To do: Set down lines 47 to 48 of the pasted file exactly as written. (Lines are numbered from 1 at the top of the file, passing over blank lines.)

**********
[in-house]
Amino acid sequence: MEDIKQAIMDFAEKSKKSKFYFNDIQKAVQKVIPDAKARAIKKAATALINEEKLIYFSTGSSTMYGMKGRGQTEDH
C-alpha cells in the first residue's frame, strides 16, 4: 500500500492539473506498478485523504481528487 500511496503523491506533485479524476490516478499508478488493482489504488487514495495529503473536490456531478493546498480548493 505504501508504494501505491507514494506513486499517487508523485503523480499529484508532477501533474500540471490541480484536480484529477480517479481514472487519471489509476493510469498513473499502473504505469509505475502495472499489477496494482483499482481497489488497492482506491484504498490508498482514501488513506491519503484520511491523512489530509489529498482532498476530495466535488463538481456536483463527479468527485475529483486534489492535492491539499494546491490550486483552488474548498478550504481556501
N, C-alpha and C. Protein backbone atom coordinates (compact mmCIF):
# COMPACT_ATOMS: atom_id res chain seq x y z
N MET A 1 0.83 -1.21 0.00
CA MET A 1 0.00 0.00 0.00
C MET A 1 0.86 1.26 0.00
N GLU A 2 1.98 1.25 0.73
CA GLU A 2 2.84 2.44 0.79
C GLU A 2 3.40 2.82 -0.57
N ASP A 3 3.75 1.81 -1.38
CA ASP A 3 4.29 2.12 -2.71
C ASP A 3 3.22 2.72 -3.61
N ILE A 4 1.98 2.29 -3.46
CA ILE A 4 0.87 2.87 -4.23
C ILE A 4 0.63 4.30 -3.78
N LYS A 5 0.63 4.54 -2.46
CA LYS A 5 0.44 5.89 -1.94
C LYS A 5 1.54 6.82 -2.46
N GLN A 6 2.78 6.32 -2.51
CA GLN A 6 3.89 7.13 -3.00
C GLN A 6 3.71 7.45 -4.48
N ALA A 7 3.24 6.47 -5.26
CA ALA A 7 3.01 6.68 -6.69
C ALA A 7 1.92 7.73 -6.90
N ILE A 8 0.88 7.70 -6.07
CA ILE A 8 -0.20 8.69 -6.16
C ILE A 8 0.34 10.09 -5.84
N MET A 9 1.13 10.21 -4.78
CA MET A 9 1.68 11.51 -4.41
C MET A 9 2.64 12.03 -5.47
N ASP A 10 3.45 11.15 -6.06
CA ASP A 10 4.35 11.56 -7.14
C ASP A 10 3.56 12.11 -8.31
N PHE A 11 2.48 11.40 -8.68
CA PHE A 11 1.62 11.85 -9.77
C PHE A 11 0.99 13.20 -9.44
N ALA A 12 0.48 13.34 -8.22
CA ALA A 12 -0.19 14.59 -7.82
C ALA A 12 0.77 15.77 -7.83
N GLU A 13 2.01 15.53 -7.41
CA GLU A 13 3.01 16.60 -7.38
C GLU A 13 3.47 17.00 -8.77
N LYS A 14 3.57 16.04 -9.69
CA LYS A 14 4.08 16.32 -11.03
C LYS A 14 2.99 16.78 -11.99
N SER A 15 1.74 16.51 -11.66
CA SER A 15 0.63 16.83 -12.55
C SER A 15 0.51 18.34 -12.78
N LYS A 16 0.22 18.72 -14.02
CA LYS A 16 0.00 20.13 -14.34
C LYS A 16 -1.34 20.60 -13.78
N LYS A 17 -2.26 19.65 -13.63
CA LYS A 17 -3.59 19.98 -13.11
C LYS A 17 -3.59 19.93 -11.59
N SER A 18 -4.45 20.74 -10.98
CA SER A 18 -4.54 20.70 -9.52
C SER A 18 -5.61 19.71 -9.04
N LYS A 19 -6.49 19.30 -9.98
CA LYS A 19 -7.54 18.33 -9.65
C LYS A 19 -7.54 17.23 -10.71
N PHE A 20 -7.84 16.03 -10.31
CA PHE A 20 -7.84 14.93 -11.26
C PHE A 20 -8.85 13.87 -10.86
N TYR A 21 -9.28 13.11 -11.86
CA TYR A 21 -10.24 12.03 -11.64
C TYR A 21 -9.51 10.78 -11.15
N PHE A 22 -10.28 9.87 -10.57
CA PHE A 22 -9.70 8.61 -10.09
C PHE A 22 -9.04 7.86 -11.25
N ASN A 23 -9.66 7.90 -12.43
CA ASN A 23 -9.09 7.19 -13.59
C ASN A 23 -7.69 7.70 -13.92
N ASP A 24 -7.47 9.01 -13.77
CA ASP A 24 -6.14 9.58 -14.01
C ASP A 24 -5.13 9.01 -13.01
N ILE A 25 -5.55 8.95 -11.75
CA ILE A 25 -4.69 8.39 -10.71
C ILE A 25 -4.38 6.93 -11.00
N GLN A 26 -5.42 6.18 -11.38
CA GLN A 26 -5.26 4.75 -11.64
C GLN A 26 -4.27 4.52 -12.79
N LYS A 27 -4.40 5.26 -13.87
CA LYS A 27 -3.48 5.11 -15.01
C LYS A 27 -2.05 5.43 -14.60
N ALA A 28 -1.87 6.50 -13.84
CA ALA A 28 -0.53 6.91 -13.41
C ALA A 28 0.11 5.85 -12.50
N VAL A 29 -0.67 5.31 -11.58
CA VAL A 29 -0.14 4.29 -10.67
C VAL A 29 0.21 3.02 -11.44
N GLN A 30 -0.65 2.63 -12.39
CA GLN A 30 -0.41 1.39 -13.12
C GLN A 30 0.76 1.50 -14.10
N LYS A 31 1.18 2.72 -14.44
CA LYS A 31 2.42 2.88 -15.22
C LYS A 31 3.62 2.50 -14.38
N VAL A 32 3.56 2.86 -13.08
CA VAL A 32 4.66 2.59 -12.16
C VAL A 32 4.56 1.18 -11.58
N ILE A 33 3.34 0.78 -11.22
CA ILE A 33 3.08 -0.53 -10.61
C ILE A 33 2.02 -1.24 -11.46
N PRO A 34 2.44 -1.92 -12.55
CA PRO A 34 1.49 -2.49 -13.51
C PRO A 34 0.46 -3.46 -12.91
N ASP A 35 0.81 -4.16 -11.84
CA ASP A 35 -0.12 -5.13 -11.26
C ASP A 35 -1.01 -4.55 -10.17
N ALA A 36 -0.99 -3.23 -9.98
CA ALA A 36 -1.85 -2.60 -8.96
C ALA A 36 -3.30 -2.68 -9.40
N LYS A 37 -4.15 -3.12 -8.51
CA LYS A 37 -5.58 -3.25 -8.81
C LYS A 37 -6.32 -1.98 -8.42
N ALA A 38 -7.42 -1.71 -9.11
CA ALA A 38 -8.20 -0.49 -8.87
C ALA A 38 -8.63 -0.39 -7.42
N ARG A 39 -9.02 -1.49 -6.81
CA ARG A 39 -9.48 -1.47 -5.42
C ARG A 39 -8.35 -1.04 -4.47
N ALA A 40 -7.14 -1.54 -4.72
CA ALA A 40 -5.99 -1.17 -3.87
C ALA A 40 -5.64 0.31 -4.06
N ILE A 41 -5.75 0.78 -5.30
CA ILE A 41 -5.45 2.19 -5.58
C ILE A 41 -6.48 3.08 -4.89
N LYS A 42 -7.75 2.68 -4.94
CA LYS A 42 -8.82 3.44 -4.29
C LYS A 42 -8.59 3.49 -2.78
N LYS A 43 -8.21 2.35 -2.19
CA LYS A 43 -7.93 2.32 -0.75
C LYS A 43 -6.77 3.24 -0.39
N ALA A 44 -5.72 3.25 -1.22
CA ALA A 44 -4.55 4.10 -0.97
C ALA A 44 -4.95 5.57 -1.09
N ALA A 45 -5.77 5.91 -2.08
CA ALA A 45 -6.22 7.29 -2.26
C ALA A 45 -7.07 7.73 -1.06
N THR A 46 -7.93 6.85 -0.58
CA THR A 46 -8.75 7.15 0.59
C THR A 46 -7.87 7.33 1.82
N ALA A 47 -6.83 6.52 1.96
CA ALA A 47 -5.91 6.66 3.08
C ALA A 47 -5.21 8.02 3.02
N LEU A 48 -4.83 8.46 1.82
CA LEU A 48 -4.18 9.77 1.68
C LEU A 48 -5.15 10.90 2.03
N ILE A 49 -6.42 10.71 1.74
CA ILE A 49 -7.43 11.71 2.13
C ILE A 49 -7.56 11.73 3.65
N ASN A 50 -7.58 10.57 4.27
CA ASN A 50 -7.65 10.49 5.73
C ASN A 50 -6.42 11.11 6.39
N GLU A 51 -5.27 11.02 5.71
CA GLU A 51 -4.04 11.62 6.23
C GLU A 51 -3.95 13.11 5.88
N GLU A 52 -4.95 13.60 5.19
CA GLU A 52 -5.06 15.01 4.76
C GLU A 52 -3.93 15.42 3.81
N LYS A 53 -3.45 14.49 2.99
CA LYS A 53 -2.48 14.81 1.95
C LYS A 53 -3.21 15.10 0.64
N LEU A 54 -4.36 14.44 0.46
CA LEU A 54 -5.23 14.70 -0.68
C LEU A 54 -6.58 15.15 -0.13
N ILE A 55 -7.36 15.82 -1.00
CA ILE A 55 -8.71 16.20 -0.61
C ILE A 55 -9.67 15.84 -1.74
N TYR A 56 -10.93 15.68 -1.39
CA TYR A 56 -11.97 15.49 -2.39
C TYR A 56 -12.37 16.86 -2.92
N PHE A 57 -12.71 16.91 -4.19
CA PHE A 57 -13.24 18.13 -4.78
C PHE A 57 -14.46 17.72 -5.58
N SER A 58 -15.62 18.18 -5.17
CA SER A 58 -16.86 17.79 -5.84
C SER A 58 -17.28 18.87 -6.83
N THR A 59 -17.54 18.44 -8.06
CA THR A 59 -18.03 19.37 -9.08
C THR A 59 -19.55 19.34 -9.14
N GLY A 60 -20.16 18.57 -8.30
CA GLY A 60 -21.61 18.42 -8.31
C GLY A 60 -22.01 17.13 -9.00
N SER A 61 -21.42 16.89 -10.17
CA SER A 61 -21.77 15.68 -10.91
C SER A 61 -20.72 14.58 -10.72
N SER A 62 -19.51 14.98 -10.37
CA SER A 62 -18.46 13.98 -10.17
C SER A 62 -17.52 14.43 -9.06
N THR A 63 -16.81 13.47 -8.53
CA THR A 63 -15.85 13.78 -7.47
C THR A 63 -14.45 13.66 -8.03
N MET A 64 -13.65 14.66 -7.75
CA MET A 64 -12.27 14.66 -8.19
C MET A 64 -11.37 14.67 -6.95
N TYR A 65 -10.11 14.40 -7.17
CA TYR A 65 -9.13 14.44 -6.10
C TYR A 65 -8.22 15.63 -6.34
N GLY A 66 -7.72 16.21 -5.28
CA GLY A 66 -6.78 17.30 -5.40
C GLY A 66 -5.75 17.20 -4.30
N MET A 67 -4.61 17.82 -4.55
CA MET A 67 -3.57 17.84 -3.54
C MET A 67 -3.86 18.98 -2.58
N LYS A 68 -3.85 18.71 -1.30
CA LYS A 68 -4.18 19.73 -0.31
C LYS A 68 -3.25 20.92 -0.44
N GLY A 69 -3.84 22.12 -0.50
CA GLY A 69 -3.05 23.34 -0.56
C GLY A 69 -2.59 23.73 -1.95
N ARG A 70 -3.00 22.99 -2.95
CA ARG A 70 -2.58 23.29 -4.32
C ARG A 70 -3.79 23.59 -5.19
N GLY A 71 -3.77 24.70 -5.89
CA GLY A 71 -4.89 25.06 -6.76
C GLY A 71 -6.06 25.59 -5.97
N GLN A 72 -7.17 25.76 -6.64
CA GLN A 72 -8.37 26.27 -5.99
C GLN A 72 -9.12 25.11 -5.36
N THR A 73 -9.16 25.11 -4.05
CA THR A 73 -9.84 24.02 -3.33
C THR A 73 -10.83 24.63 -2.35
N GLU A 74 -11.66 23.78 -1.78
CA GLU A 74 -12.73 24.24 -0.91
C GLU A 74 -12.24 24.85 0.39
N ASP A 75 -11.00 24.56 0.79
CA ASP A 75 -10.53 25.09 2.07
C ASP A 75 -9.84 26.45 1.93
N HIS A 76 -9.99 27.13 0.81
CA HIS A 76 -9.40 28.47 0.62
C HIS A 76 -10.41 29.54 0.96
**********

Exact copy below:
C LYS A 14 2.99 16.78 -11.99
N SER A 15 1.74 16.51 -11.66